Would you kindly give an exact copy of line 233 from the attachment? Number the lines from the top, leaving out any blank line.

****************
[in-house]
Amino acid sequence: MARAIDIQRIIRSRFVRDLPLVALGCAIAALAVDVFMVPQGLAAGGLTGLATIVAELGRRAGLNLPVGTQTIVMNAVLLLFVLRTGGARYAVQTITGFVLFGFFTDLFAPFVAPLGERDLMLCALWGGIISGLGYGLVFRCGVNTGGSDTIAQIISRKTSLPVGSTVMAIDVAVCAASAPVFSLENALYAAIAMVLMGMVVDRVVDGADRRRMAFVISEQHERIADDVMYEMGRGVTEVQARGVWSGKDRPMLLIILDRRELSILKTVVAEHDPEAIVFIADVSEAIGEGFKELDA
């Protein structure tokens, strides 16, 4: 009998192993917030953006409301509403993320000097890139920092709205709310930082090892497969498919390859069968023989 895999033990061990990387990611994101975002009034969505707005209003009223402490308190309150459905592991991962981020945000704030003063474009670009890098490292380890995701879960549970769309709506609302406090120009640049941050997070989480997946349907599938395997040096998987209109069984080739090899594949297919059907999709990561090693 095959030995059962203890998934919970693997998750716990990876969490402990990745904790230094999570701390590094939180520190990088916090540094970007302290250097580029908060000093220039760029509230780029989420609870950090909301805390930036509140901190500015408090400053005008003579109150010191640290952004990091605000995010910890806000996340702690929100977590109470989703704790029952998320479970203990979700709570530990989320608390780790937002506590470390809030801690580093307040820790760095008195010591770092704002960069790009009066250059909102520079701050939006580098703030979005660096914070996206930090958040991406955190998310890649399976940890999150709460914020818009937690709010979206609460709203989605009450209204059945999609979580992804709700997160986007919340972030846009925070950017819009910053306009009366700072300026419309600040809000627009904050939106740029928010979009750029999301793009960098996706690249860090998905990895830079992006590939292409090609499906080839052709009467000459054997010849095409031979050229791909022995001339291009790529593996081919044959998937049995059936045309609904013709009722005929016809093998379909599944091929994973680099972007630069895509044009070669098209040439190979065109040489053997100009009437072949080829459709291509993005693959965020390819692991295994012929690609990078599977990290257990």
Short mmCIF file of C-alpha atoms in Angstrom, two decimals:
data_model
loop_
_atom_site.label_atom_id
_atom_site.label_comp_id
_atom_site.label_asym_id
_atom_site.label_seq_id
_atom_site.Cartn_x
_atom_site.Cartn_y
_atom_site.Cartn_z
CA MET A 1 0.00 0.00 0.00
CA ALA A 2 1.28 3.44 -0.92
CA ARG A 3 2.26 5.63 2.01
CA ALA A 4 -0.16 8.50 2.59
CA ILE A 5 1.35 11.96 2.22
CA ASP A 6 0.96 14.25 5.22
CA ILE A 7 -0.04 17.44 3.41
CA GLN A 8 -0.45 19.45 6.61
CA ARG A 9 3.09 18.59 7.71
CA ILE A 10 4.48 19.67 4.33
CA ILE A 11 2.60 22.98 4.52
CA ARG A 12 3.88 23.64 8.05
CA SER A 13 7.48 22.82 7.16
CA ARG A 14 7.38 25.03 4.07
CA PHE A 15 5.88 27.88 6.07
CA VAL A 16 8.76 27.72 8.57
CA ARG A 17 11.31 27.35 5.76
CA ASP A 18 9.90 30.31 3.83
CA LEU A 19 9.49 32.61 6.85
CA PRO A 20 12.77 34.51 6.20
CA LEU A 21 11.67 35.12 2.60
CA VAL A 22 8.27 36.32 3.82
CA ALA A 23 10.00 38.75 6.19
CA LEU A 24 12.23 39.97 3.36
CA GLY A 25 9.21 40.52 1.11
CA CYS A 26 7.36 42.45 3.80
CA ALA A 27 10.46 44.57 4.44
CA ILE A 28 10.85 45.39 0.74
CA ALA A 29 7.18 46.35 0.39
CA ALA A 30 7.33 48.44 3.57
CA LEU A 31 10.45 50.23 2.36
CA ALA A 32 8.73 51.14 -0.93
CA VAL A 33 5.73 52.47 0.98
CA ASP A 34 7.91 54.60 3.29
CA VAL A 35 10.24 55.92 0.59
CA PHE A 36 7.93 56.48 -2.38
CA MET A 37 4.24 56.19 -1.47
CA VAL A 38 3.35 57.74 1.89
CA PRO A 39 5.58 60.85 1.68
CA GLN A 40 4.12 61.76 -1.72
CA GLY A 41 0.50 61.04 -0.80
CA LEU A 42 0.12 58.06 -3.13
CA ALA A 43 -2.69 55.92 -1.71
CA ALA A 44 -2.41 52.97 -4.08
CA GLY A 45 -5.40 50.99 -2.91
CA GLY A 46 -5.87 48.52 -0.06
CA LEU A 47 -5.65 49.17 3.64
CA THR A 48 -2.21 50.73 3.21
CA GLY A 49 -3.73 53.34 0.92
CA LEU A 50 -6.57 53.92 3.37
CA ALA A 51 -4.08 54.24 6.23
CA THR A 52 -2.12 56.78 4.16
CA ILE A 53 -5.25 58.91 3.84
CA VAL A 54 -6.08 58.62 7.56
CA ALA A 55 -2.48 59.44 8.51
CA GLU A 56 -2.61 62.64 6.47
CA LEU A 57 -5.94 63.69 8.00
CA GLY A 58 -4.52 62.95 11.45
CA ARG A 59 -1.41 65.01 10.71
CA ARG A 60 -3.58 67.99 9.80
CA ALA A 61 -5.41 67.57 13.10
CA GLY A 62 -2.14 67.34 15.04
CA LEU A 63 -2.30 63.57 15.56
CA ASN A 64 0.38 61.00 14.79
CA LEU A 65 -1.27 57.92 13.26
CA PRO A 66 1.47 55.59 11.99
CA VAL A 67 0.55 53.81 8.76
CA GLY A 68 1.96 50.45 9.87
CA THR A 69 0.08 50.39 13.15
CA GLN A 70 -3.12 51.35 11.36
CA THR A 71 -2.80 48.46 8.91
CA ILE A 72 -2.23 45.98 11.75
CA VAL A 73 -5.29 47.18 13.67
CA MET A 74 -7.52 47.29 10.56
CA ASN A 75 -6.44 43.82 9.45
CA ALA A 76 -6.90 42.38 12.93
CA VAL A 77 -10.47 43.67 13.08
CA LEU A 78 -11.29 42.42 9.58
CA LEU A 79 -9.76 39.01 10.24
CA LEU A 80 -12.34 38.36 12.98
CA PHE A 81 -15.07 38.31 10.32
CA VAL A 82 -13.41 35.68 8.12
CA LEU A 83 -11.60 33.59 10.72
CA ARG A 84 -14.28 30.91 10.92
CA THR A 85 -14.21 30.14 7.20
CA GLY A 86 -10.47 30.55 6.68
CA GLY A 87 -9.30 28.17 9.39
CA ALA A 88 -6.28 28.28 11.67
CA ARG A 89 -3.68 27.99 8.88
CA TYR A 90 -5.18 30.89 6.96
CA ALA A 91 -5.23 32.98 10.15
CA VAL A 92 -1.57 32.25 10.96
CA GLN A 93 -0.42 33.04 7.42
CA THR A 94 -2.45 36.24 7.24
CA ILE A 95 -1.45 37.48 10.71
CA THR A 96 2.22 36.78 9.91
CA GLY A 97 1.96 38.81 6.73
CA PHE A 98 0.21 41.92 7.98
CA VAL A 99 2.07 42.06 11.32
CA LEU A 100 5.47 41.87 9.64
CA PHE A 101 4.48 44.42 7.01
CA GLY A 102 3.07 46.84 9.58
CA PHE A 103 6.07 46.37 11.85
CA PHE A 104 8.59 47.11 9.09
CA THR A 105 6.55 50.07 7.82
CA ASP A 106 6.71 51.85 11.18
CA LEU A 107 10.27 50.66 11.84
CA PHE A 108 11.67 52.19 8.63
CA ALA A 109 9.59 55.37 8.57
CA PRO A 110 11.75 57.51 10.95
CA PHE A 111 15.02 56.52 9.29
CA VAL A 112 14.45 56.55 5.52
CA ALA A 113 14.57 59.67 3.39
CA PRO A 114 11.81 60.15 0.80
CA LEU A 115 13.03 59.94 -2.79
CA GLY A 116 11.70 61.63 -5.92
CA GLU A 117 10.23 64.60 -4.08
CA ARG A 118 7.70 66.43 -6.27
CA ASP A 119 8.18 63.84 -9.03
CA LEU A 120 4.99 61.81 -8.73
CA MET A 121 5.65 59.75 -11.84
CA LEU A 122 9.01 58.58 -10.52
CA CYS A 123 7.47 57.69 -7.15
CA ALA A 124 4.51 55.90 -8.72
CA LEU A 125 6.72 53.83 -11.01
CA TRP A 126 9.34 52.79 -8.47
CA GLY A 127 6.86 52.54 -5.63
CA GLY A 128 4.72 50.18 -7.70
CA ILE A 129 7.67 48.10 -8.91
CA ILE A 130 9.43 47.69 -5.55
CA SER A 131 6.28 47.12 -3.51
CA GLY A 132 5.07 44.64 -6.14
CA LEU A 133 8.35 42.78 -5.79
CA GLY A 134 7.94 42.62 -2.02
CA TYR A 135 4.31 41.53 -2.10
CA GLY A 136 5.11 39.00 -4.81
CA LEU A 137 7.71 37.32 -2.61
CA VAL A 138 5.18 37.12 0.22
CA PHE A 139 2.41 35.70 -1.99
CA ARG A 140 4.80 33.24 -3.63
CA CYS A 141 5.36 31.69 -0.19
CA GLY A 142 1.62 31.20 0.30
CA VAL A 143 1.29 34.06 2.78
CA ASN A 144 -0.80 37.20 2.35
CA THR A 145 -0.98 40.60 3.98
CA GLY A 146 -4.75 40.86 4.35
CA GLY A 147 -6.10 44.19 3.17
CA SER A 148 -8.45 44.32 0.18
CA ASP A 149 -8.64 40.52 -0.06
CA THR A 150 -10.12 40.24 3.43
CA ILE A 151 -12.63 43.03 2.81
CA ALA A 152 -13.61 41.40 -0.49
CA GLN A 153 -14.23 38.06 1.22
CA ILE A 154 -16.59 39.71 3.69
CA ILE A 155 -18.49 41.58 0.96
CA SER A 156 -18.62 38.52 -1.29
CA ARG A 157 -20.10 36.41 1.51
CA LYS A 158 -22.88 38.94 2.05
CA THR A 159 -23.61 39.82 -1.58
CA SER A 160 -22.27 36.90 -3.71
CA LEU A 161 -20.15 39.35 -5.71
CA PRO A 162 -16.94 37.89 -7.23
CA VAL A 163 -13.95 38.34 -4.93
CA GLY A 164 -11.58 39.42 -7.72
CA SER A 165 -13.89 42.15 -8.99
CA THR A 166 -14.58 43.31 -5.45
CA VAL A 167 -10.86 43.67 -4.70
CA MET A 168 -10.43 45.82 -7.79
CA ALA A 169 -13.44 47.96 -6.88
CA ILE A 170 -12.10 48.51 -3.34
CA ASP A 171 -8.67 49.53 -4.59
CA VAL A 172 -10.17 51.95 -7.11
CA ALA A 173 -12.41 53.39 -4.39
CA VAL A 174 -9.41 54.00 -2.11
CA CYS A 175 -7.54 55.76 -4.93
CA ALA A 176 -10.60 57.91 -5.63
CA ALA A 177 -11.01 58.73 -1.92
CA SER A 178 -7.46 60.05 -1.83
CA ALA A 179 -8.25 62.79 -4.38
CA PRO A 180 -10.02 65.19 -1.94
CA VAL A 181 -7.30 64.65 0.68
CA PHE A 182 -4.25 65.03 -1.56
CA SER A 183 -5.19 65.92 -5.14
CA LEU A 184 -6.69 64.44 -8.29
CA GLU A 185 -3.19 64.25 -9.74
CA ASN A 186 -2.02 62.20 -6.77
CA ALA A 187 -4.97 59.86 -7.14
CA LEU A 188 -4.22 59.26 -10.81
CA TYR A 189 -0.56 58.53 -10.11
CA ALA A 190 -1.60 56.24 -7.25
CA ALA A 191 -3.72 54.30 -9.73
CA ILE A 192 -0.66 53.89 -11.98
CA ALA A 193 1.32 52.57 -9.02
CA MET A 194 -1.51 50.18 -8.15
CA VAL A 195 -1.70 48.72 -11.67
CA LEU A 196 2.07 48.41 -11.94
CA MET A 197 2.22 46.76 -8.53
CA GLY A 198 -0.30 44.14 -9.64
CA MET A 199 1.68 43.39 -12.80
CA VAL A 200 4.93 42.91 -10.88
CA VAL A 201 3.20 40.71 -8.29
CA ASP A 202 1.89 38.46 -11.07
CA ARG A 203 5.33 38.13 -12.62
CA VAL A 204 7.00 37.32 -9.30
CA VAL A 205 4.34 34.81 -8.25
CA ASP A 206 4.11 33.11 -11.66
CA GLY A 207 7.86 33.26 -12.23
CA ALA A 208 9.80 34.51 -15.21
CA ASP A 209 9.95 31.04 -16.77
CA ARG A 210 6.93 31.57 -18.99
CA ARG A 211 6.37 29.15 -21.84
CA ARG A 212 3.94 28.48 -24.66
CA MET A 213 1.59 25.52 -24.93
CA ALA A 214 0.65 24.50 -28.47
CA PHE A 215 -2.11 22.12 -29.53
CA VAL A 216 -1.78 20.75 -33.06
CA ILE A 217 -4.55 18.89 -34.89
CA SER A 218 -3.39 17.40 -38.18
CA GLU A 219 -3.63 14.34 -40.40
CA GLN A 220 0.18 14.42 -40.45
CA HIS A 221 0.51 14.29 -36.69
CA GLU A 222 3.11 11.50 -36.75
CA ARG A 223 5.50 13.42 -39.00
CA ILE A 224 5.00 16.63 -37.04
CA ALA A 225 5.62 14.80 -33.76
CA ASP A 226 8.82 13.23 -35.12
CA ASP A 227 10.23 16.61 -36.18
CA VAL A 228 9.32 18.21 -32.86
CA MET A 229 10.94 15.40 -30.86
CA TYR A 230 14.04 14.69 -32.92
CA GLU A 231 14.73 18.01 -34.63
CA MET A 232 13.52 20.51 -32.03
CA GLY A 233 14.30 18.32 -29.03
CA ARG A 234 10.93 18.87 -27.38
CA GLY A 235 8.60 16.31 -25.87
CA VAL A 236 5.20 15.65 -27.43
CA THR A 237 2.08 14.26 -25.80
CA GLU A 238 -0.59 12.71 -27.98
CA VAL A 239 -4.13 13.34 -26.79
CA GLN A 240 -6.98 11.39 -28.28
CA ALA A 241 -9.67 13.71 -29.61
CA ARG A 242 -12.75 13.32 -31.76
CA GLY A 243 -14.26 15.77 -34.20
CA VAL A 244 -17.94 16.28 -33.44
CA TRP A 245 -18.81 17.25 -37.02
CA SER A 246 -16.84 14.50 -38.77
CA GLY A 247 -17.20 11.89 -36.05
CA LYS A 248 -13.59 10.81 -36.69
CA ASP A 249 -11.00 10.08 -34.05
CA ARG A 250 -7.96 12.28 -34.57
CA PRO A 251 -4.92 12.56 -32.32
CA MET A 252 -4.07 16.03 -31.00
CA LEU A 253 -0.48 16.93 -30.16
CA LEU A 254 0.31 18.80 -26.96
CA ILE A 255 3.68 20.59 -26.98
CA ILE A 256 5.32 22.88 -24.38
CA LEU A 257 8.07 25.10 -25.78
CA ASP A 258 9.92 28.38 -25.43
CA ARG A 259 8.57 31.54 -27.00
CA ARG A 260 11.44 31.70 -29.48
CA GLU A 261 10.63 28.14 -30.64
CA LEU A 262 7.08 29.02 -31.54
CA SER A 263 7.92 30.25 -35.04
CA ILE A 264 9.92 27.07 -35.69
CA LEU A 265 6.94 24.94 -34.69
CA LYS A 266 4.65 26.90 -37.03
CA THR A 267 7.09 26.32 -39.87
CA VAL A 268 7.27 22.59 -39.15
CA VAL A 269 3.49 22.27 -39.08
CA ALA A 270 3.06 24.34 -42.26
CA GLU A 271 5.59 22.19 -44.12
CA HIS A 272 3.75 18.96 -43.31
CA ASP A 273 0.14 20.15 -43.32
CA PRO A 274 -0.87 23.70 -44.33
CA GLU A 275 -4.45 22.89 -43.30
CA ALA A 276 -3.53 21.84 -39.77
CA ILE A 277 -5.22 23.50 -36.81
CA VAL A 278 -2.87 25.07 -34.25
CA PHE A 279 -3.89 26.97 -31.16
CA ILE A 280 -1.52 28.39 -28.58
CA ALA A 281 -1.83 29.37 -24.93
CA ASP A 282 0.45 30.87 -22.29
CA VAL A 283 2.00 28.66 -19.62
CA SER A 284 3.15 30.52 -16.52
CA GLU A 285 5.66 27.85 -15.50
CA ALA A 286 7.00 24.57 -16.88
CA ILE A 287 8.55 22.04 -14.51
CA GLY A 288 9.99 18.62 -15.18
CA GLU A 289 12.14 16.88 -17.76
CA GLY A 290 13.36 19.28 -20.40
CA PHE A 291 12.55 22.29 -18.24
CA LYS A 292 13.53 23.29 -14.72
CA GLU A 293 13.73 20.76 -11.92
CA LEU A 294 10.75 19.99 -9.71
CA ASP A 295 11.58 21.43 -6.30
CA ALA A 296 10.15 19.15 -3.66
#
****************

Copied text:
CA GLN A 220 0.18 14.42 -40.45